Episode 072 - Halloween Cocktails

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What’s shakin’ cocktail fans?

Welcome back to another episode of The Modern Bar Cart Podcast!

This episode, we assemble a veritable Pinterest board of Halloween cocktail ideas to help you make the most out of your Halloween cocktail parties this year. Whether you’re hosting or simply tasked with providing a drink, there’s definitely some idea in this episode that will spark your imagination.

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Our guest this week is Carolyn Kozlik, our host Eric’s amazing wife.

She’s a Halloween fanatic, and she aggressively critiques spooky decorations around DC, but she’s always surprising and impressing me with her crafty ideas for delicious food and cocktail projects, so I knew she’d be the perfect guest for this episode.

Some of the topics we cover with Carolyn include:

  • Fall-themed ingredients for your autumnal cocktail pursuits

  • Service methods and creative garnishes for Halloween cocktail parties of all sorts - including how to make an eyeball out of a lychee.

  • Which ingredients to use if you want to create ghoulish colors in your drinks - and perhaps more importantly - which ingredients to avoid.

  • A whole list of classic cocktails with spooky names (and one creepily recurring ingredient)

  • And much, much more

Featured Cocktail: The Widow’s Kiss

To make this classic drink, you’ll need the following ingredients:

  • 1.5 oz Apple Brandy

  • ¾ oz Benedictine

  • ¾ oz Yellow Chartreuse

  • Several Dashes of Aromatic Bitters (we like to use our Embitterment Aromatic Bitters)

Combine all ingredients in a mixing glass with ice, stir until well chilled, and then strain into a coupe glass.

Garnish recommendations vary for The Widow’s Kiss, but I usually like to go with an expressed lemon twist to add a bit of levity to this intense, dark drink.

A couple notes on the liquid ingredients:

  • When possible, use Calvados as your apple brandy. It’s light, but sophisticated, and it’s definitely going to yield a much more pleasant drink than something like an applejack.

  • Benedictine and Yellow Chartreuse are expensive bottles, but they last a LONG time, so if you’re wondering if you should break down and make these purchases, at least take comfort that they have a lot of great applications and that a little goes a long way.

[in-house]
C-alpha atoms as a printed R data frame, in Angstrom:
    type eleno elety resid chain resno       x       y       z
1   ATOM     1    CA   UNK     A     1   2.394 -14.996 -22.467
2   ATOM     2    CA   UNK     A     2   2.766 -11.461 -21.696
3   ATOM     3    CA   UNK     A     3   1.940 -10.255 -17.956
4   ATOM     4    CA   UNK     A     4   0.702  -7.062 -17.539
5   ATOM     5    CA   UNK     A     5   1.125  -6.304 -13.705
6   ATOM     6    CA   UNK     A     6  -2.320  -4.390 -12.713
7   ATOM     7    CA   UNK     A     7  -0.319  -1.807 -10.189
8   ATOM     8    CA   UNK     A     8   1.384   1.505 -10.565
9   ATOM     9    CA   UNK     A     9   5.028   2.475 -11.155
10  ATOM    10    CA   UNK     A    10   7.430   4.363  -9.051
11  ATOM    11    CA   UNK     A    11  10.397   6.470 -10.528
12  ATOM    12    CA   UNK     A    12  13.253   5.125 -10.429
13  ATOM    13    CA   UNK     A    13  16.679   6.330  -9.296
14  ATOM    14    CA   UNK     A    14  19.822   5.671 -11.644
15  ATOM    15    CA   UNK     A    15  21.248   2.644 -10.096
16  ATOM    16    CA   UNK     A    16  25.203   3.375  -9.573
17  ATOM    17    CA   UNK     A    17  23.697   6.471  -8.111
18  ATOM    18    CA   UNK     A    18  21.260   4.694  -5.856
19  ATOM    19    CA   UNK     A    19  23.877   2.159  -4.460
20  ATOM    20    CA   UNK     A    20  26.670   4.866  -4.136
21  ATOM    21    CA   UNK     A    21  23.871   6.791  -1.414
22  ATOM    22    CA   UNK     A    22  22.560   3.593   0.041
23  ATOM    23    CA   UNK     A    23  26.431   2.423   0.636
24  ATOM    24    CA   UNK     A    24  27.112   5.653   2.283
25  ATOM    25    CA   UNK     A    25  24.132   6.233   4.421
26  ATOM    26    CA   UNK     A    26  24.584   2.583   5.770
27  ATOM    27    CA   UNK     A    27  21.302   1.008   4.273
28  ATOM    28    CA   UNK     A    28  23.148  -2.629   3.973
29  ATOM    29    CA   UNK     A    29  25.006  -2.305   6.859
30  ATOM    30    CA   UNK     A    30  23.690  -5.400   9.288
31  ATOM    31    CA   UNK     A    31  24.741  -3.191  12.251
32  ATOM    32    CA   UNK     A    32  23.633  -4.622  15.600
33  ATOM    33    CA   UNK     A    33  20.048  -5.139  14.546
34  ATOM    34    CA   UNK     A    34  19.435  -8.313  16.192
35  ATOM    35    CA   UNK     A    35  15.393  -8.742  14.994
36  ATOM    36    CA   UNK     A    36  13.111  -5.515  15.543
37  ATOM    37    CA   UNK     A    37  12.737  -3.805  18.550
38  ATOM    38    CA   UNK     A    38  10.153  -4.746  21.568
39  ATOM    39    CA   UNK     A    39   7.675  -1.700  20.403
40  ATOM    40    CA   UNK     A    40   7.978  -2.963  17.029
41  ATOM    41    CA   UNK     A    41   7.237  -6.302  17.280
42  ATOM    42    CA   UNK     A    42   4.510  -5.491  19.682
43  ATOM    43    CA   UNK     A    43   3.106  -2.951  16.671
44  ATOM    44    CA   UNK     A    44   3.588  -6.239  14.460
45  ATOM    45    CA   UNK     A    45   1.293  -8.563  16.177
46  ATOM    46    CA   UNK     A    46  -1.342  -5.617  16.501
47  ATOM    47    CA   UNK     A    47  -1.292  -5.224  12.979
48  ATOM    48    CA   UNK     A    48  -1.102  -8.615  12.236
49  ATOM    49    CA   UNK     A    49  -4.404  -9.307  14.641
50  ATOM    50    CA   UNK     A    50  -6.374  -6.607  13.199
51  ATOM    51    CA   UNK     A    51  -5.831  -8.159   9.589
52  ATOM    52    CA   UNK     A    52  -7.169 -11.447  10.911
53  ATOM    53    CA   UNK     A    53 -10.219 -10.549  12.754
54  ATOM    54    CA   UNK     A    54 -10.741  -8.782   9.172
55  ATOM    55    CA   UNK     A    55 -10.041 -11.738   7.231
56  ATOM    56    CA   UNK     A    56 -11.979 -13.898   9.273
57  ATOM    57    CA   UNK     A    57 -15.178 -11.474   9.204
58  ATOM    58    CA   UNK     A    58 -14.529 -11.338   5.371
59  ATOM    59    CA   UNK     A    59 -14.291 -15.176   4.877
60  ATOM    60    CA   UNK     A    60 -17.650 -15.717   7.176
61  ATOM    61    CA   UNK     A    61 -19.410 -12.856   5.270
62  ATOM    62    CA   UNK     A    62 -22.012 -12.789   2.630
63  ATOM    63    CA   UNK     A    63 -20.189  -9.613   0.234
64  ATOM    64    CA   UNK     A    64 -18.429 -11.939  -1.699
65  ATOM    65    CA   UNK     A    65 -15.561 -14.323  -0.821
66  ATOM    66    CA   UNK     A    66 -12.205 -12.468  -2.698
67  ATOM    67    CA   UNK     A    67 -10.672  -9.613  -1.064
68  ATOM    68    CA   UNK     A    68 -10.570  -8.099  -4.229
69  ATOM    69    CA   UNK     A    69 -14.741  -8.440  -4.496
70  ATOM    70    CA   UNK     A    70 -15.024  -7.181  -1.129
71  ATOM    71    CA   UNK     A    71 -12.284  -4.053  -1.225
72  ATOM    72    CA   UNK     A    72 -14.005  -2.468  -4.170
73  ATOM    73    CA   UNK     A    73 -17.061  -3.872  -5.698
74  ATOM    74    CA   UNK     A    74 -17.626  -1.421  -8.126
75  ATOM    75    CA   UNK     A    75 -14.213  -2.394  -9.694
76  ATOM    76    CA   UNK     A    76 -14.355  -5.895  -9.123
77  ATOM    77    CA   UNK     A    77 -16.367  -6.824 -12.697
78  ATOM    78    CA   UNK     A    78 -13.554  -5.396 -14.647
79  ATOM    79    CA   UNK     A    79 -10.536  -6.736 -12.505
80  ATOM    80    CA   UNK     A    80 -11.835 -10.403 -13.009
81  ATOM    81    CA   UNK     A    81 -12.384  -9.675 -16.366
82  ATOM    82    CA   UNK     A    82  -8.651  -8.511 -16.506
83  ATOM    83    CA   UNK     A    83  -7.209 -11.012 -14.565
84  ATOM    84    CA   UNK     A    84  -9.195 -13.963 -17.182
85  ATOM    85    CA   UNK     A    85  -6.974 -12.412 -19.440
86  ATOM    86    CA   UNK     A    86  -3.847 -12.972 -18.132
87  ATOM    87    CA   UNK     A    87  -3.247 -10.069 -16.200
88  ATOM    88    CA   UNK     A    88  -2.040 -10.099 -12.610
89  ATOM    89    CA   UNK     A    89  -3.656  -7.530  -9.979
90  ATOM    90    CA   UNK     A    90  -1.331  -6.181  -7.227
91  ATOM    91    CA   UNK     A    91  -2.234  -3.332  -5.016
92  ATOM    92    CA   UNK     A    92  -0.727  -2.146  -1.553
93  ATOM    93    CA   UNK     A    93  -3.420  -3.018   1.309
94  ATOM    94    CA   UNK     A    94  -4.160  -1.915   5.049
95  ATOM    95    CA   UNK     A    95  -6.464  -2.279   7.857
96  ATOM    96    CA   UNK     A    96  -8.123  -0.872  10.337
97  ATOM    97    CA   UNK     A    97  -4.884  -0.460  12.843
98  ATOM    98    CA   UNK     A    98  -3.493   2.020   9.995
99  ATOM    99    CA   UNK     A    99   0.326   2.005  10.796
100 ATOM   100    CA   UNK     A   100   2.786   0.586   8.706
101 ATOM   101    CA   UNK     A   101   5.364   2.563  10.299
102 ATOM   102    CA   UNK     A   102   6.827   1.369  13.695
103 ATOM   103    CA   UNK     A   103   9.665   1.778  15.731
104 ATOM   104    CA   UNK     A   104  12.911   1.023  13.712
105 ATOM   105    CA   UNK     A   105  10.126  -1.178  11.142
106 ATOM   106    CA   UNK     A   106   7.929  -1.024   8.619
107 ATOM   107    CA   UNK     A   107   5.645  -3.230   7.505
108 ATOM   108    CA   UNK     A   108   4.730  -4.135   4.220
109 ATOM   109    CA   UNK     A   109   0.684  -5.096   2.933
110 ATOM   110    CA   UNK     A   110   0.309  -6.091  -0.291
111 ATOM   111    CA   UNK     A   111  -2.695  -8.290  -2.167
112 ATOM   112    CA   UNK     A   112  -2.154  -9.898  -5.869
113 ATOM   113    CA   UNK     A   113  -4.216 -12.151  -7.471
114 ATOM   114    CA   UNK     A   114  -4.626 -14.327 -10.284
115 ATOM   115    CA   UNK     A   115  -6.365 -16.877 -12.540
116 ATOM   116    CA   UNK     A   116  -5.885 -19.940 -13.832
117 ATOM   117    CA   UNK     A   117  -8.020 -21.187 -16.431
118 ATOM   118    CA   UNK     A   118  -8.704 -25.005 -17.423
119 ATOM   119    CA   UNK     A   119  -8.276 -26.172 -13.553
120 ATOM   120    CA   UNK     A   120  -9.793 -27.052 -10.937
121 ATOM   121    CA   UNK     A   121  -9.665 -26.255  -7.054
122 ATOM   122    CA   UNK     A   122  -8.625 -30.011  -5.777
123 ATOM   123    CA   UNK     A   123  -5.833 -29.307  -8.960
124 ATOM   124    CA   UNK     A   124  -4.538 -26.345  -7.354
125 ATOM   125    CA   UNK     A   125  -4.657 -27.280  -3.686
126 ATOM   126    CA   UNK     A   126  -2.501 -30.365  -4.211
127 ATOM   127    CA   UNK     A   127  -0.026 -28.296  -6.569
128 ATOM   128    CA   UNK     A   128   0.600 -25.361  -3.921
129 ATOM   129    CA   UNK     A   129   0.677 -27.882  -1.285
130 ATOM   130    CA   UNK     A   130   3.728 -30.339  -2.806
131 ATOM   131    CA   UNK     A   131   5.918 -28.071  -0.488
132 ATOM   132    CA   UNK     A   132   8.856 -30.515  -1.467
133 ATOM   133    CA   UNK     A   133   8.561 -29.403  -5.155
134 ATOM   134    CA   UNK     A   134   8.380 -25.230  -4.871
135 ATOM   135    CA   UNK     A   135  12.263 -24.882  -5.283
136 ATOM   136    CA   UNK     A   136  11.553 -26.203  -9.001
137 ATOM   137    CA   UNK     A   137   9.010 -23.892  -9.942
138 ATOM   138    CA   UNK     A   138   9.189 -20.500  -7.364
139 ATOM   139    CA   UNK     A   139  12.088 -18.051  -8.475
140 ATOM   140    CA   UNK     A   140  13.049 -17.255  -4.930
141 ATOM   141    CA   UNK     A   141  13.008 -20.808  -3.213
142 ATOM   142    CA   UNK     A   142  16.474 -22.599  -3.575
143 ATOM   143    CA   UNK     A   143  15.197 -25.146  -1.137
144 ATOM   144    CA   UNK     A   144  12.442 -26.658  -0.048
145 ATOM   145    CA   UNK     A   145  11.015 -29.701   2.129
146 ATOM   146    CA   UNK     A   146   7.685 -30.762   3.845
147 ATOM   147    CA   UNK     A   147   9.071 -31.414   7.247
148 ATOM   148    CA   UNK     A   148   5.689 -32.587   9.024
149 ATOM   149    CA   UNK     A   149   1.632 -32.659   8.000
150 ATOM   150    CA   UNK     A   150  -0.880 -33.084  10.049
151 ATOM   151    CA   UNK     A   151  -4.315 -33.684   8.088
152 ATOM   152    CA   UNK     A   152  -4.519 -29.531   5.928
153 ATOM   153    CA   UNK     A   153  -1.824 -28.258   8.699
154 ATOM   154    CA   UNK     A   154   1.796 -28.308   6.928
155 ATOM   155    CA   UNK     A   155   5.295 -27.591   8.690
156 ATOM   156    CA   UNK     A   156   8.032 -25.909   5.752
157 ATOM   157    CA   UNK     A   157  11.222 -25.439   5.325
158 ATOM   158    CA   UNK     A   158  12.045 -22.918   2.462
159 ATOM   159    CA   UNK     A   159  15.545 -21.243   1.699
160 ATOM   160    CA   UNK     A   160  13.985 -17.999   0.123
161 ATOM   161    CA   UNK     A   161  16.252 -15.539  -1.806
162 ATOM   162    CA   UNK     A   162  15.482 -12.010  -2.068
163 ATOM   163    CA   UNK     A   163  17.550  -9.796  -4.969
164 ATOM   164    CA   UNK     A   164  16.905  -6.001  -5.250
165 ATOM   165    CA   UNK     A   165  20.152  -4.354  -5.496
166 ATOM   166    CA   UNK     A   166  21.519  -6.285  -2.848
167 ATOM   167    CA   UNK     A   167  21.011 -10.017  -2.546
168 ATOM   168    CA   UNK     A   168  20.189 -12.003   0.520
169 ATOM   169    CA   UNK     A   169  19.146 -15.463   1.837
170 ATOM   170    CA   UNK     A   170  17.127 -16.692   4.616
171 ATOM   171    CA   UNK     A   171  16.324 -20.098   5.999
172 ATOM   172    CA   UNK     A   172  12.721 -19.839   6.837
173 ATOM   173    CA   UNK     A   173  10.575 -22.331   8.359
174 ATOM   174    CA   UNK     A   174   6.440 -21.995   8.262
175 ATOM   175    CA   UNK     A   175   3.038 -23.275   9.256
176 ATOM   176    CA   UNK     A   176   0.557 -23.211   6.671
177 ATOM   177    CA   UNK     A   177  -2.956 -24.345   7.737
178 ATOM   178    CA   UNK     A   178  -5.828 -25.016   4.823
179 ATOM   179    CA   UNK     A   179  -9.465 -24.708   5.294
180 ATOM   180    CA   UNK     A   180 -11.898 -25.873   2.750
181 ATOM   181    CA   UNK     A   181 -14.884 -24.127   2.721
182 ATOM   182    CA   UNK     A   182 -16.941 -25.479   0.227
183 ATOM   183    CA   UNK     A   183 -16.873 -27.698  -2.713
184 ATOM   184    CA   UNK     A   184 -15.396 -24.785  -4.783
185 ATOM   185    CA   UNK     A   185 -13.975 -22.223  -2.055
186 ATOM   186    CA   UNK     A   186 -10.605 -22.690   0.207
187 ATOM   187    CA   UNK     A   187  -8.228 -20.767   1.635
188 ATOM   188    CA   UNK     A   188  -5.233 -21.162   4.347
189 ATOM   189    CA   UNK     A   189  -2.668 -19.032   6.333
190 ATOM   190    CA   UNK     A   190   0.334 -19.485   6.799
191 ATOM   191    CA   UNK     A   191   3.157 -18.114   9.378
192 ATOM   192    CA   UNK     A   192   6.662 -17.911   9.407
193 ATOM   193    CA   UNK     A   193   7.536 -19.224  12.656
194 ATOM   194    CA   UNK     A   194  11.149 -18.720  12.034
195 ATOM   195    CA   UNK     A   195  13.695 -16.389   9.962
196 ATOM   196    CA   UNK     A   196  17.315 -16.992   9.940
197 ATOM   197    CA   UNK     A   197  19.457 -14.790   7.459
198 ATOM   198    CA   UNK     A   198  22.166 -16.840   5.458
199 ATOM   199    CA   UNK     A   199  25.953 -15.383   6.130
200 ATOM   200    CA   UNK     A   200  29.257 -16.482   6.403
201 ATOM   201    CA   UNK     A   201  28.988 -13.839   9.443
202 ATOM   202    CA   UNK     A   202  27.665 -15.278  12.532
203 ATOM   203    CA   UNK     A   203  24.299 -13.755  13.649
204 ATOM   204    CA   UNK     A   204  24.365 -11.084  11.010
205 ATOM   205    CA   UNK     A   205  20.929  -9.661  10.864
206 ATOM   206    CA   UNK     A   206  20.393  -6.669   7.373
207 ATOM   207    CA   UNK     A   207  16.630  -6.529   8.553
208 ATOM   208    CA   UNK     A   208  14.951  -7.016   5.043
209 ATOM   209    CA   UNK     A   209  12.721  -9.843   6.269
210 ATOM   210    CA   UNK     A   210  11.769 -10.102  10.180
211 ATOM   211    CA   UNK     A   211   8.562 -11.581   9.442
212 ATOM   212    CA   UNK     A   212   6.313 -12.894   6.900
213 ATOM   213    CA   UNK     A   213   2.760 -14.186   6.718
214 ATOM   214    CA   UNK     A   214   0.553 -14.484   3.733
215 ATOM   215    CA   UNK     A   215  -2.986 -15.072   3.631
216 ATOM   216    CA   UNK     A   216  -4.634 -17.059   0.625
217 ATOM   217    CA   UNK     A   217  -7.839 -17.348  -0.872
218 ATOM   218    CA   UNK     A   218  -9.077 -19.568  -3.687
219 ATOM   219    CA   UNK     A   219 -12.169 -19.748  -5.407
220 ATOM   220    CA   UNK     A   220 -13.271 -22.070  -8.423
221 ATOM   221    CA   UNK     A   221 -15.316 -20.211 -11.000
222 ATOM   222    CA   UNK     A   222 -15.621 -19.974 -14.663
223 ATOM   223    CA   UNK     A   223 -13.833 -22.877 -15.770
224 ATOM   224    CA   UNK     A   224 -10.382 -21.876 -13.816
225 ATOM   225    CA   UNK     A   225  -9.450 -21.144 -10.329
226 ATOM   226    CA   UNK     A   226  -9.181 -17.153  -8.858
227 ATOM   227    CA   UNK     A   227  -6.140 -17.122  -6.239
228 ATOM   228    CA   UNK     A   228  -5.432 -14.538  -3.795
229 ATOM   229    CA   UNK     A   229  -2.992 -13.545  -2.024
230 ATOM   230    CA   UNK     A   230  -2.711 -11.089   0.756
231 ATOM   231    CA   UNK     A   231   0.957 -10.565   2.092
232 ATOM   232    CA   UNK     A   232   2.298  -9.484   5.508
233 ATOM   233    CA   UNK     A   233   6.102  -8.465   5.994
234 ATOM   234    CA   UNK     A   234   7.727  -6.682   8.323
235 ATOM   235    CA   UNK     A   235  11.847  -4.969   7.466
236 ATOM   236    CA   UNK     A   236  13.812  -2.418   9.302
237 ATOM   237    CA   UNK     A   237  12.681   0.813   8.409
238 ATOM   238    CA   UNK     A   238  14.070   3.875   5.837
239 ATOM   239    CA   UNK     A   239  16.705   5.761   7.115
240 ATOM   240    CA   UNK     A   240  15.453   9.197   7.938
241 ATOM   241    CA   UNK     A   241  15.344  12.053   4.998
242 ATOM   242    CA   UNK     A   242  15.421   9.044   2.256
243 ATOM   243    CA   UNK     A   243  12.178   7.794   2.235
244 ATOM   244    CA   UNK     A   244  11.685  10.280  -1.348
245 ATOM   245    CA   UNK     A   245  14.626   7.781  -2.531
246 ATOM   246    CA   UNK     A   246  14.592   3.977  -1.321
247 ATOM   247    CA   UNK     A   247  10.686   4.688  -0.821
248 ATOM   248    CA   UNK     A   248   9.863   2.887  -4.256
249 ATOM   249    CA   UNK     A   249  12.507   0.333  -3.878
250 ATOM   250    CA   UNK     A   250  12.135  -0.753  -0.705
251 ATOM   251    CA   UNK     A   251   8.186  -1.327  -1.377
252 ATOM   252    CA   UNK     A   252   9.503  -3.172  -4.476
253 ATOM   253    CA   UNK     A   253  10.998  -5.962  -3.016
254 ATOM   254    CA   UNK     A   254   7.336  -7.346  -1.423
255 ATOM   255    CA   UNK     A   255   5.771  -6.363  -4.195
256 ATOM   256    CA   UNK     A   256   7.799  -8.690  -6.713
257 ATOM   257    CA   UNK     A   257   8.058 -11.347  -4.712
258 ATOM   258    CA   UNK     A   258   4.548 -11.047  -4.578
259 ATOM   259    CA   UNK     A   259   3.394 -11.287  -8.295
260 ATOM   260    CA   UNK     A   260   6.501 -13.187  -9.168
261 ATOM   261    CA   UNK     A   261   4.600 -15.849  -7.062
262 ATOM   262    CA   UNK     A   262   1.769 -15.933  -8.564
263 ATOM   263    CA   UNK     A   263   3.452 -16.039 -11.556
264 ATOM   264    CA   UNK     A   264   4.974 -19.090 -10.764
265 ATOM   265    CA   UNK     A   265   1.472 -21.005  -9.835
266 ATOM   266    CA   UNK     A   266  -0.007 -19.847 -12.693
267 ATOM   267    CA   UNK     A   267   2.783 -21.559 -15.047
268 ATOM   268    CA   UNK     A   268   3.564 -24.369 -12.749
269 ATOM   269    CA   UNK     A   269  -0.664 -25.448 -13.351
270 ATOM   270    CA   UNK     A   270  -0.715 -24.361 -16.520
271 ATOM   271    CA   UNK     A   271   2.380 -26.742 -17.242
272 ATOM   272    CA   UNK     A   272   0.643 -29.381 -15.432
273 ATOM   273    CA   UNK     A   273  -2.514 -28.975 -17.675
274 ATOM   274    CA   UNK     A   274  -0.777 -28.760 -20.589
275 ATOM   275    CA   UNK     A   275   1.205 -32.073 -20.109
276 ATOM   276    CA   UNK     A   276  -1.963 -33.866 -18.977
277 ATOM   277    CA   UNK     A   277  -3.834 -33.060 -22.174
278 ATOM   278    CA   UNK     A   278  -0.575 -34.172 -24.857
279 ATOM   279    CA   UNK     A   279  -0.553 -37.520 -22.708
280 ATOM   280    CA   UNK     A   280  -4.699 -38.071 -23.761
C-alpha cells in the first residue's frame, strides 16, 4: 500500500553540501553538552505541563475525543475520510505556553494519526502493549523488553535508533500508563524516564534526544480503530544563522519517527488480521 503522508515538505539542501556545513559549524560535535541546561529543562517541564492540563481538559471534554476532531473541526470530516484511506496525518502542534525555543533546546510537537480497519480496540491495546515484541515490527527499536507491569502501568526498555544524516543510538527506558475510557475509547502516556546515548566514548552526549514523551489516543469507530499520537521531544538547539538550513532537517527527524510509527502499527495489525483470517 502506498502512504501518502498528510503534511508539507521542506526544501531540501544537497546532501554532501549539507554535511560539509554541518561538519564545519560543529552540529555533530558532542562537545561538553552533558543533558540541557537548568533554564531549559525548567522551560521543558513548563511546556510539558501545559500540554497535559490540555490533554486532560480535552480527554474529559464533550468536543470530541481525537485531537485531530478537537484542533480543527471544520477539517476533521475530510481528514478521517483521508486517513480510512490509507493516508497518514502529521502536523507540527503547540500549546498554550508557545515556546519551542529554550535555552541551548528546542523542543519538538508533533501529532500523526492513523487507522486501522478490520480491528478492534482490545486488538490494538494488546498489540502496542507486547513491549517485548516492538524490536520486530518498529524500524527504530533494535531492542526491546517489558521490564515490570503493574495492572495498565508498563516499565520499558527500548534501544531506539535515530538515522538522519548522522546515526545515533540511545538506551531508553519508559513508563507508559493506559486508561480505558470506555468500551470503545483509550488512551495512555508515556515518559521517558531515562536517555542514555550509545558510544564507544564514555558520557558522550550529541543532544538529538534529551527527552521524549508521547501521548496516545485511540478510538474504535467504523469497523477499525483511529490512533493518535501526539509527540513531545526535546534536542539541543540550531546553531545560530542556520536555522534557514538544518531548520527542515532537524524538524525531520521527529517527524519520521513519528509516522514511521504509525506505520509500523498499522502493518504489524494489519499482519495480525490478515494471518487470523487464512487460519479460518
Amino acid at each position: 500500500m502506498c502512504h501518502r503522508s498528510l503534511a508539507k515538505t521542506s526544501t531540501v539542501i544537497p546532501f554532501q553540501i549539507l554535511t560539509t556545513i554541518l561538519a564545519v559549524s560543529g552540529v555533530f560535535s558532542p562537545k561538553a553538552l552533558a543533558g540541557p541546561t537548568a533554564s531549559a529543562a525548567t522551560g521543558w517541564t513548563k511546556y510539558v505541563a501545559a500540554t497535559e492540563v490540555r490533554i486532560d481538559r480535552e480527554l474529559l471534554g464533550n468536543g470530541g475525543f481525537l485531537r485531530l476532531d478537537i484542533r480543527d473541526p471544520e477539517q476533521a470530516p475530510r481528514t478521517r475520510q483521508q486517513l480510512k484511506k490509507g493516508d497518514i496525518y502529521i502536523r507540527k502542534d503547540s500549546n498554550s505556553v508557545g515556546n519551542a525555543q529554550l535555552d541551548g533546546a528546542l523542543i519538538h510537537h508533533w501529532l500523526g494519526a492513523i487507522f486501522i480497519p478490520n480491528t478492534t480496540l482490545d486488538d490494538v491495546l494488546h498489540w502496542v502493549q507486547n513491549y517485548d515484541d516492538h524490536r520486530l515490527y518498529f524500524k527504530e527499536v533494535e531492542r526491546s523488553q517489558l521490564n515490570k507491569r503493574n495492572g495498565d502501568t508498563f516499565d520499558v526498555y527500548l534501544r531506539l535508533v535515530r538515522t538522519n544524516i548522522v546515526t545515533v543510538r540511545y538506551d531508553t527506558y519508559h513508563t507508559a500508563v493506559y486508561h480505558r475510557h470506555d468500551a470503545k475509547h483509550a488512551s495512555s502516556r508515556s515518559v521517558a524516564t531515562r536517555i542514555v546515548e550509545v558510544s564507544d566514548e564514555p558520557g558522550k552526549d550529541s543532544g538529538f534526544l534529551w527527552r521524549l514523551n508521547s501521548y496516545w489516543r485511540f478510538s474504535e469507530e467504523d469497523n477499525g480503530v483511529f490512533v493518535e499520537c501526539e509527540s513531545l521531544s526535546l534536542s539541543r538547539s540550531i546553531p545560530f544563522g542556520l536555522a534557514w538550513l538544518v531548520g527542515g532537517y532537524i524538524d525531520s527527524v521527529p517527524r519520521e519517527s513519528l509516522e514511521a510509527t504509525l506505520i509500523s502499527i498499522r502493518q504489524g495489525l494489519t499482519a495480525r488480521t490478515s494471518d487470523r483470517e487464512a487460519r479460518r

Show Notes

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During this episode, we offer a whole host of classic, halloween-appropriate cocktails. Here’s a list of the ones we cover, with links to recipes:

Spooky Colored Ingredients

Adding creepy colors to your cocktails isn’t always easy. If you’re not careful, it can end in a muddy, unsophisticated mess - or worse, an artificial color bomb that stains your guests’ teeth. Here are some cocktail ingredients and techniques you can use to add ghoulish colors to your drinks.

Blue Curacao vs. Butterfly Pea Flower

If you want to go blue, the obvious choice for most is Blue Curacao. However, this is a fairly artificial ingredient, and it’s farily syrupy compared to the normal dry curacao that’s called for in many classic cocktails,

Instead, try playing around with Butterfly Pea Flowers as a coloring agent. The yield a nice blue color when heated in water as a tea or a syrup, and the color changes to bright magenta when acid is added to the cocktail.

Activated Charcoal

This is one to be careful with. Activated charcoal can create a stunning, black cocktail, but its main use is to strip polyphenols and other chemicals out of cocktails (and out of your body). One incidental side-effect is that it tends to strip flavor. Perhaps leave this one to the professionals unless you have extensive experience using it.

Midori Melon liqueur vs. Green Chartreuse

If you want a green cocktail, there are a couple attractive options. On the low-priced end of the spectrum, you’ve got Midori Melon, which tastes very sweet and artificial. Then, on the pricier side, you’ve got Green Chartreuse. Both are going to yield a really nice green character when paired with clear spirits & mixers.

Layered Colors

If you want to delight your guests with cocktails that have different color layers, play around with liquids that have different weights. Generally speaking, the higher the alcohol, the more likely it will be to float (so add it to the glass last). The more sugar is present, the heavier the liquid will be, which means it will sit well at the bottom of the glass.

Be careful, though! Your guests might not know to stir a layered drink before taking a sip, so make sure you consider the use case before passing out drinks with different liquid layers.

Halloween Garnishes

According to Carolyn, eyeballs are in this year! Everybody wants a nice eyeball floating in their highball. If you’d like to make this sort of revolting garnish, you’ve got a couple options:

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Another great DIY fall cocktail garnish is to get your hands on some citrus, cut it into thin wheels, and dehydrate it in the oven on hyper-low heat.

The result is a fun and easy-to-manage garnish that can be loaded into a bowl at your cocktail station.

Here are some instructions on how to dehydrate citrus wheels.